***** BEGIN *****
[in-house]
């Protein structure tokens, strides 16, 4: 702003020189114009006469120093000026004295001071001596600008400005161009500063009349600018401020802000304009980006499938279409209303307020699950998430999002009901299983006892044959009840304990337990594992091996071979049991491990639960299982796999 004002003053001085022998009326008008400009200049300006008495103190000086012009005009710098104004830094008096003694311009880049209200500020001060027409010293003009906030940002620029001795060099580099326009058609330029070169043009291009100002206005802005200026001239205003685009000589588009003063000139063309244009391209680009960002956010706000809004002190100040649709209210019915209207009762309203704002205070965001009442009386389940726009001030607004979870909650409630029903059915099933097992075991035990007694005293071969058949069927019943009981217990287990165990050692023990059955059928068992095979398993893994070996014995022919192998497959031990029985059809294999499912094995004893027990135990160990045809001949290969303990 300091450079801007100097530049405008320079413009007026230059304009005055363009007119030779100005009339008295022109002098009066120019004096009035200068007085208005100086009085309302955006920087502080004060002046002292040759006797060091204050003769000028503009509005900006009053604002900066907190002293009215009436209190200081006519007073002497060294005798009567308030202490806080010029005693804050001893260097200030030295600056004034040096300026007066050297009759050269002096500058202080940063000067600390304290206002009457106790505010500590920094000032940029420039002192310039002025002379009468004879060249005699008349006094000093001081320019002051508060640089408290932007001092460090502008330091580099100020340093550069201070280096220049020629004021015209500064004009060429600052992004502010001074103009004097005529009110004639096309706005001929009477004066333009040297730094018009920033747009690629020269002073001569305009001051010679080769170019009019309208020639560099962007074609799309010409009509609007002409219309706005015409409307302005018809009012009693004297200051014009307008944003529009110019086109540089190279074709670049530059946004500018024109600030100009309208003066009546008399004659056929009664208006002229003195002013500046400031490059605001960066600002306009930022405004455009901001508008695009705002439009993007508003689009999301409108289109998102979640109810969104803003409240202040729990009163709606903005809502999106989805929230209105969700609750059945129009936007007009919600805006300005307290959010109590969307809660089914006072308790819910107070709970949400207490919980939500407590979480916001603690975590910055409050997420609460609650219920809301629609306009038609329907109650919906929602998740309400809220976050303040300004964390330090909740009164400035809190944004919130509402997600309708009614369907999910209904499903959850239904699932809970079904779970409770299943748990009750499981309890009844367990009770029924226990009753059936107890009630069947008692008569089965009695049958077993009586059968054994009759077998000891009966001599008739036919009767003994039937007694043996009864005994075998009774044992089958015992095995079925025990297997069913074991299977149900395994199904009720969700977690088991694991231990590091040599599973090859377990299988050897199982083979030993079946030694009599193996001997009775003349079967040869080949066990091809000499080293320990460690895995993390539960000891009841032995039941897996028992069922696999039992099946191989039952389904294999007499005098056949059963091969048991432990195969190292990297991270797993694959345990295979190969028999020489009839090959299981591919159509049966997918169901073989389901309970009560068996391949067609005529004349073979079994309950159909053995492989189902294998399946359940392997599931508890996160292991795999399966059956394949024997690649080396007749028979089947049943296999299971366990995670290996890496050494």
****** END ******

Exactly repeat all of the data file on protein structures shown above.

[in-house]
């Protein structure tokens, strides 16, 4: 702003020189114009006469120093000026004295001071001596600008400005161009500063009349600018401020802000304009980006499938279409209303307020699950998430999002009901299983006892044959009840304990337990594992091996071979049991491990639960299982796999 004002003053001085022998009326008008400009200049300006008495103190000086012009005009710098104004830094008096003694311009880049209200500020001060027409010293003009906030940002620029001795060099580099326009058609330029070169043009291009100002206005802005200026001239205003685009000589588009003063000139063309244009391209680009960002956010706000809004002190100040649709209210019915209207009762309203704002205070965001009442009386389940726009001030607004979870909650409630029903059915099933097992075991035990007694005293071969058949069927019943009981217990287990165990050692023990059955059928068992095979398993893994070996014995022919192998497959031990029985059809294999499912094995004893027990135990160990045809001949290969303990 300091450079801007100097530049405008320079413009007026230059304009005055363009007119030779100005009339008295022109002098009066120019004096009035200068007085208005100086009085309302955006920087502080004060002046002292040759006797060091204050003769000028503009509005900006009053604002900066907190002293009215009436209190200081006519007073002497060294005798009567308030202490806080010029005693804050001893260097200030030295600056004034040096300026007066050297009759050269002096500058202080940063000067600390304290206002009457106790505010500590920094000032940029420039002192310039002025002379009468004879060249005699008349006094000093001081320019002051508060640089408290932007001092460090502008330091580099100020340093550069201070280096220049020629004021015209500064004009060429600052992004502010001074103009004097005529009110004639096309706005001929009477004066333009040297730094018009920033747009690629020269002073001569305009001051010679080769170019009019309208020639560099962007074609799309010409009509609007002409219309706005015409409307302005018809009012009693004297200051014009307008944003529009110019086109540089190279074709670049530059946004500018024109600030100009309208003066009546008399004659056929009664208006002229003195002013500046400031490059605001960066600002306009930022405004455009901001508008695009705002439009993007508003689009999301409108289109998102979640109810969104803003409240202040729990009163709606903005809502999106989805929230209105969700609750059945129009936007007009919600805006300005307290959010109590969307809660089914006072308790819910107070709970949400207490919980939500407590979480916001603690975590910055409050997420609460609650219920809301629609306009038609329907109650919906929602998740309400809220976050303040300004964390330090909740009164400035809190944004919130509402997600309708009614369907999910209904499903959850239904699932809970079904779970409770299943748990009750499981309890009844367990009770029924226990009753059936107890009630069947008692008569089965009695049958077993009586059968054994009759077998000891009966001599008739036919009767003994039937007694043996009864005994075998009774044992089958015992095995079925025990297997069913074991299977149900395994199904009720969700977690088991694991231990590091040599599973090859377990299988050897199982083979030993079946030694009599193996001997009775003349079967040869080949066990091809000499080293320990460690895995993390539960000891009841032995039941897996028992069922696999039992099946191989039952389904294999007499005098056949059963091969048991432990195969190292990297991270797993694959345990295979190969028999020489009839090959299981591919159509049966997918169901073989389901309970009560068996391949067609005529004349073979079994309950159909053995492989189902294998399946359940392997599931508890996160292991795999399966059956394949024997690649080396007749028979089947049943296999299971366990995670290996890496050494």